April is Autism Awareness Month and as many of you know, our son Tristan is on the spectrum. We have been living and breathing autism for just over two years now and so have Tristan's siblings, our extended family and friends. We were suspicious when Tristan was a year old but he's also epileptic and at that time we were focused on his seizures (100 seizures by the age of two) and we were working with a genetic team exploring various syndromes.
Stoney Point - April 4, 2014 - April is Autism Awareness Month and as many of you know, our son Tristan is on the spectrum. We have been living and breathing autism for just over two years now and so have Tristan's siblings, our extended family and friends. We were suspicious when Tristan was a year old but he's also epileptic and at that time we were focused on his seizures (100 seizures by the age of two) and we were working with a genetic team exploring various syndromes.
He was diagnosed with ASD at the age of two. He is now four and considered moderate to severe on the spectrum and he's also non verbal. What a ride folks! I can laugh and cry at the same time. You don’t plan on having a child on the spectrum but when you do life changes.
Tristan will start school in September. SCHOOL IN SEPTEMBER, WOW. Awareness/Acceptance is key so please share this article with your friends and family.
What Is Autism? - we've talked about the best "sound bite" to explain it. This is for my “research group ladies” at The Summit Centre For Preschool Children (SummitCentre.org or facebook.com/summitcentreautismwindsor) with Autism and our teacher Dr. Marcia Gragg where we don’t just practice the hands-on aspect of ABA under the tutelage of Summit's amazing therapists but discuss theory.
Here goes: People on the autism spectrum have problems in three areas: social interaction, communication with others and behavioural challenges.
Why should you know about autism and chat with your kids about it? Because, the more talking about accepting and understanding differences is more likely to lead to fewer misunderstandings. When you talk to your kids about accepting the "quirky" kids, you're teaching them acceptance.
Things to Know About Autism and to Share with your Kids
1) You can't tell that someone has autism by looking at them.
2) Everybody's brain works differently. Most kids with autism are good at some things but have to work harder at others.
3) Why are they doing that? You may notice a kid that's spinning around for a long time, flapping their arms, jumping a lot, or rocking. Repetitive actions are called stims and they're doing it because it feels good, or relaxing, or fun, or they are blocking out too much noise around them.
4) Everybody’s ‘weird.’ Stimming can seem weird at first if you're not used to it, but lots of people do things that are "weird." People who don't have autism or ADHD still do all kinds of little things like biting their nails, chewing their pencils, tapping their feet, or humming to themselves. It's okay that we're all different. Hand-flapping is pretty common in kids with autism. But not every kid who flaps his or her hands is autistic, and not every kid with autism flaps. Most of the time, hand-flapping just expresses excitement.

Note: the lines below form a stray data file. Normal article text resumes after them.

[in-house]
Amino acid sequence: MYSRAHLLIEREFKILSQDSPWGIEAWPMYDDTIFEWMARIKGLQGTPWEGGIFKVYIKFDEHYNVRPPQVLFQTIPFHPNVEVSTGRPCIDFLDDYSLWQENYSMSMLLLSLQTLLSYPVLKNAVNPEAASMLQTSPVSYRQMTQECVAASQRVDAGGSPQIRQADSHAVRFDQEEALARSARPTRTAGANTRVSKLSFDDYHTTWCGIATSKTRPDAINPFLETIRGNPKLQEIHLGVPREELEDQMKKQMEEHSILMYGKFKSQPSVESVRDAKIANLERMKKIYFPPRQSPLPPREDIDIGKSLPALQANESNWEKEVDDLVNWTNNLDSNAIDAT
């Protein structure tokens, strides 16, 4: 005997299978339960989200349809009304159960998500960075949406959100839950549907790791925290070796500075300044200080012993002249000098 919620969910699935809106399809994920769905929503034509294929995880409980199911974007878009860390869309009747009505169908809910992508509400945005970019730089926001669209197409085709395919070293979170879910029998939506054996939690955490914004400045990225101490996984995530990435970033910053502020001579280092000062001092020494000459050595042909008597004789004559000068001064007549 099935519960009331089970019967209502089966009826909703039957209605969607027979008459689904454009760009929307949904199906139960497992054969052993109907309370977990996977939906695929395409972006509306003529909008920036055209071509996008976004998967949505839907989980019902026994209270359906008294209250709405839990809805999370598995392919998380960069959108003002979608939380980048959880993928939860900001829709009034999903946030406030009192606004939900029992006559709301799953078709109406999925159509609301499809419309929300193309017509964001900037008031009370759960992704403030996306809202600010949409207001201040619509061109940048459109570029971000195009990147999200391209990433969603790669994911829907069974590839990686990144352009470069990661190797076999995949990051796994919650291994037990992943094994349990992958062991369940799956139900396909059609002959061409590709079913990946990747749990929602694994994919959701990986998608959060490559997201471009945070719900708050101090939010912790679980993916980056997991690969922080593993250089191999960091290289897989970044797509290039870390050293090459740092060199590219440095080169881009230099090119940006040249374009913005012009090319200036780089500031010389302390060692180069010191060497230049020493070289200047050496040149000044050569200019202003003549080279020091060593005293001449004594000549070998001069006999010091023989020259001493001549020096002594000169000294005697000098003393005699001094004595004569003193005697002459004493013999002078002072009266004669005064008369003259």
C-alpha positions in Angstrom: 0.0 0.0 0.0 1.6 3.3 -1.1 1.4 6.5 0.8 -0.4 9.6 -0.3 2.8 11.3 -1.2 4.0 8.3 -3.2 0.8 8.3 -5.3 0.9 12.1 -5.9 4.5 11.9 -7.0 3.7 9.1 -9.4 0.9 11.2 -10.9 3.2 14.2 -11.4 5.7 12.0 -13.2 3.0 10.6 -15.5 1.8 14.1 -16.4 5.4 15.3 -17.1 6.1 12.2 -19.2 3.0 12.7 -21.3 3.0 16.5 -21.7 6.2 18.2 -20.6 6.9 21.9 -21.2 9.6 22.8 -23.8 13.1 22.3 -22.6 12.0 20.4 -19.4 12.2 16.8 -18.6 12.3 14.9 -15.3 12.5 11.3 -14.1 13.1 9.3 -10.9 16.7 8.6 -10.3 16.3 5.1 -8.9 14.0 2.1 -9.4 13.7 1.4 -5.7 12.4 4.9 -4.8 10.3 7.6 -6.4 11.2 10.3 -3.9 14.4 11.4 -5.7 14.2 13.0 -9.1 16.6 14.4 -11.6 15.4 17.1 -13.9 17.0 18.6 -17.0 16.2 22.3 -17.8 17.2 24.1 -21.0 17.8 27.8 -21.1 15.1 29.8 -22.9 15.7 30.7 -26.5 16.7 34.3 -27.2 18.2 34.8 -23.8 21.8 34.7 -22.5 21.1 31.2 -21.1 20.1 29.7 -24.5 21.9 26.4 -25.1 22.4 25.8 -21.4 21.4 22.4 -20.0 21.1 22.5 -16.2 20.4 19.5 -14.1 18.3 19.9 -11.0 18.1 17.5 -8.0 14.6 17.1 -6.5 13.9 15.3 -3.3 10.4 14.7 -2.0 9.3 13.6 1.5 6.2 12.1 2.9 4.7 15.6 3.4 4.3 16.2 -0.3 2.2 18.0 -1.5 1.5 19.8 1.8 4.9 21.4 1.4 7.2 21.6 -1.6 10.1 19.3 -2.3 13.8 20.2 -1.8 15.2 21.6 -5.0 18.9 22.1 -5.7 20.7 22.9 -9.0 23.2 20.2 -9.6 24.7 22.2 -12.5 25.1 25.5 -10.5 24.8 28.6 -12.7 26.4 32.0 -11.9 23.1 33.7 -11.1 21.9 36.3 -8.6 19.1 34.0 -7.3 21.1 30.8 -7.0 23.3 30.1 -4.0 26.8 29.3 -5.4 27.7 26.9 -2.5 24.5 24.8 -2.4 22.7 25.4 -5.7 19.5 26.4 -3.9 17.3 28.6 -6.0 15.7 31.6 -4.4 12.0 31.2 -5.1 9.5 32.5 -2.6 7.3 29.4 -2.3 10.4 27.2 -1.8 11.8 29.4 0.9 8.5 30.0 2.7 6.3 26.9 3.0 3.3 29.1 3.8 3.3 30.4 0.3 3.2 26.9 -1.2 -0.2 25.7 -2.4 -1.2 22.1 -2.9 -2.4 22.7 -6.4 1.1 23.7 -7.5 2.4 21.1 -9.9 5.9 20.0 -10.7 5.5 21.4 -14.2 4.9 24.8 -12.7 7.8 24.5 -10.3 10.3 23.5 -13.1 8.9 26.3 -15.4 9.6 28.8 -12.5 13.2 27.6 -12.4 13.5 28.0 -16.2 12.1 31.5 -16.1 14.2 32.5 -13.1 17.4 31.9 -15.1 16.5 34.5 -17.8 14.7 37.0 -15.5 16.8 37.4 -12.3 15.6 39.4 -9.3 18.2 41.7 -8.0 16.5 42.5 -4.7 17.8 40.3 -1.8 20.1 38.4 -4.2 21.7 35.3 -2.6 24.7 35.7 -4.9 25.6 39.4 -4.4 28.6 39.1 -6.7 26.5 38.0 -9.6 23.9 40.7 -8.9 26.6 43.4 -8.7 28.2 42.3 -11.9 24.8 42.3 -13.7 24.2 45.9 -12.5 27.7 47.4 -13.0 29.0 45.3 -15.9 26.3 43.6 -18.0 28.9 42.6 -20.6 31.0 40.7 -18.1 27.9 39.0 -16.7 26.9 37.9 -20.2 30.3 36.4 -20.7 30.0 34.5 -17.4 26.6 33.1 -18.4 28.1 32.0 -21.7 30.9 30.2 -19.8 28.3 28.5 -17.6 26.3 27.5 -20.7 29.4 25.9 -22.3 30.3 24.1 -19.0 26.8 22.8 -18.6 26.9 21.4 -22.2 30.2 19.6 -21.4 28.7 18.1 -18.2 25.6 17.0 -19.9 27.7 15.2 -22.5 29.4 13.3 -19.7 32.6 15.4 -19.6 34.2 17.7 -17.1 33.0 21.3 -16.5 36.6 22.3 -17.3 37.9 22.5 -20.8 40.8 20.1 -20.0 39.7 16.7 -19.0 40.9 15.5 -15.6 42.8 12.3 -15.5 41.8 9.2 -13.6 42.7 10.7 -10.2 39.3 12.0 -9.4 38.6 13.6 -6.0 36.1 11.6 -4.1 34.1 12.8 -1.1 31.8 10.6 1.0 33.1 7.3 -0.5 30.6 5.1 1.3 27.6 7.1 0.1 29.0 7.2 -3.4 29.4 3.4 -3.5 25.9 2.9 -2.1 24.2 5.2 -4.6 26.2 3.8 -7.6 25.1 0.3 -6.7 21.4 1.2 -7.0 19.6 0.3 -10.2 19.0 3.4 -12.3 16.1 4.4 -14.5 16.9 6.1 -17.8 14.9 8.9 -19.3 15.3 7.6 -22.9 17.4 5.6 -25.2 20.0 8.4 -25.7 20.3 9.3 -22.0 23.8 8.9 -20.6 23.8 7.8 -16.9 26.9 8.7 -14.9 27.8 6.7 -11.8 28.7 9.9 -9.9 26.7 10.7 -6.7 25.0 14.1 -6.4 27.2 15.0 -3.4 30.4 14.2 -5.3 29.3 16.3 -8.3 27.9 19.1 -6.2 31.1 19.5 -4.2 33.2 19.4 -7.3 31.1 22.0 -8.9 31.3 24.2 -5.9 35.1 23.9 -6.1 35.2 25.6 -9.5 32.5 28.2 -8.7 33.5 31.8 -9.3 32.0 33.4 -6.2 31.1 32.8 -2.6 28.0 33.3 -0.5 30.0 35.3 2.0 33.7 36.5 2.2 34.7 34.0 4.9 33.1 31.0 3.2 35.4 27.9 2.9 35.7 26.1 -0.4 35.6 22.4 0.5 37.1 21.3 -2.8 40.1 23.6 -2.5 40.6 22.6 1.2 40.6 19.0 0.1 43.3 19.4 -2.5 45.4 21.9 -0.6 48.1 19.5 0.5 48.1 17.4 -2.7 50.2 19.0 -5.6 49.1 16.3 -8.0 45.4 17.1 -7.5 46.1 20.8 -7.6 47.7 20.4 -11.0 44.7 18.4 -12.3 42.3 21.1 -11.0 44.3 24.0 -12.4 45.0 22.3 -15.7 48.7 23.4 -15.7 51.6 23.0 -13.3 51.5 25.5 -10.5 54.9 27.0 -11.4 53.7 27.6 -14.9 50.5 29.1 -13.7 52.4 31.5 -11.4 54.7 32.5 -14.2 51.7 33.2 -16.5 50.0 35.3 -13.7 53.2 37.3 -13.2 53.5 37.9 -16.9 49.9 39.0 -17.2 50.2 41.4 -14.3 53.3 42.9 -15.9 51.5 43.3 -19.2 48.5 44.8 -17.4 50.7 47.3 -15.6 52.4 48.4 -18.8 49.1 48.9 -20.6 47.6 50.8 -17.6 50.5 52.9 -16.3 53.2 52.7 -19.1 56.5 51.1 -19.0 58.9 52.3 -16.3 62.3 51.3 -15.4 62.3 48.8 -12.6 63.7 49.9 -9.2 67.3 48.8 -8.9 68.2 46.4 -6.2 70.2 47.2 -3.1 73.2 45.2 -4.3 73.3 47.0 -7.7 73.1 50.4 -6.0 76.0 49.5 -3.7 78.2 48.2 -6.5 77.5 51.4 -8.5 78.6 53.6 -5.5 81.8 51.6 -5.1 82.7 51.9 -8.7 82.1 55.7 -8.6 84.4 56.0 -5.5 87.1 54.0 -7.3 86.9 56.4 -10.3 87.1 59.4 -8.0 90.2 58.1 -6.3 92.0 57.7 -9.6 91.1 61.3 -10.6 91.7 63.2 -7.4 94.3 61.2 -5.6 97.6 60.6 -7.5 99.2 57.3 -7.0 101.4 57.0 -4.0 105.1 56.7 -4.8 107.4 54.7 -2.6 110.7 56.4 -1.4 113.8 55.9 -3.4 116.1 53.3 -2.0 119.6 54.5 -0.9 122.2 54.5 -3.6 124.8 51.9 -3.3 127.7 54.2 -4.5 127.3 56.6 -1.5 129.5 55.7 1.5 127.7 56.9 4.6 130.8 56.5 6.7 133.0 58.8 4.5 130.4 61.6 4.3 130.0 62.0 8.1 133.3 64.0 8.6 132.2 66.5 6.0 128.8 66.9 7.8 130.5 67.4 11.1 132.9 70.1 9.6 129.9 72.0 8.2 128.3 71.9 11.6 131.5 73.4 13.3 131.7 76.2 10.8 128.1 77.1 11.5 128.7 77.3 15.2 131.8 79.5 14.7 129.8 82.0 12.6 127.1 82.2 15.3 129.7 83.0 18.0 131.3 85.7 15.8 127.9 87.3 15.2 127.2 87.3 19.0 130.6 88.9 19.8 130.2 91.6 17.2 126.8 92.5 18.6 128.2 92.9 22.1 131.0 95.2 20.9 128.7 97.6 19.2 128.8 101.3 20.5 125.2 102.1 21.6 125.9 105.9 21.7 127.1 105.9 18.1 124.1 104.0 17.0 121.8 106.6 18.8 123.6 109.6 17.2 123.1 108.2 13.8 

5) Some kids with autism can be "non-verbal" and use alternative forms of communication. They may have a book with pictures (PECS - picture exchange system) or a core board (sheet with pictures), electronic device or sign language.
6) Sometimes, kids with autism have trouble with facial expressions. Sometimes, kids with autism won't know how you're feeling just by looking at your face. Sometimes their facial expressions won't match how they're actually feeling. If you're not sure how someone is feeling, ask them!
7) What are you a fan of? Some people with autism, especially a kind of autism called Asperger Syndrome, are really interested in one particular thing. Really, really interested. Their favourite topic could be anything.
Everyone knows someone who seems "obsessed" with their favourite sports team, for example. You don't have to be autistic to be really into Twilight, Star Wars, or a favourite sports team. Sometimes kids with autism will forget to talk about other things besides their favourite topic. It's okay to say, "can we talk about something else now?"
8) Explain the rules. Kids with autism want to play, too! Sometimes, it's harder for them to ask if they can play with you, and they might not understand which people are playing what, and how to get in the game. Besides asking your friend if he wants to play, it can be helpful if you explain what the rules of the game are.
9) Lots of adults have autism, too. Autism isn't just a kid thing. Lots of grown-ups have autism. Just like kids with autism, some adults with autism need lots of help, and some don't.
10) Individuals with autism are individuals. Just like all the kids in your class are a little different, all people with autism are different.
If you met a kid with red hair who really likes Mickey Mouse, you wouldn't expect every person with red hair to really like Mickey Mouse. It's the same thing with autism. Not every autistic person likes the same stuff, is good at the same things, or has a hard time with the same things. They're individuals just like you're an individual.
Here’s a good article you may want to peruse:
Ten things every child with autism wishes you knew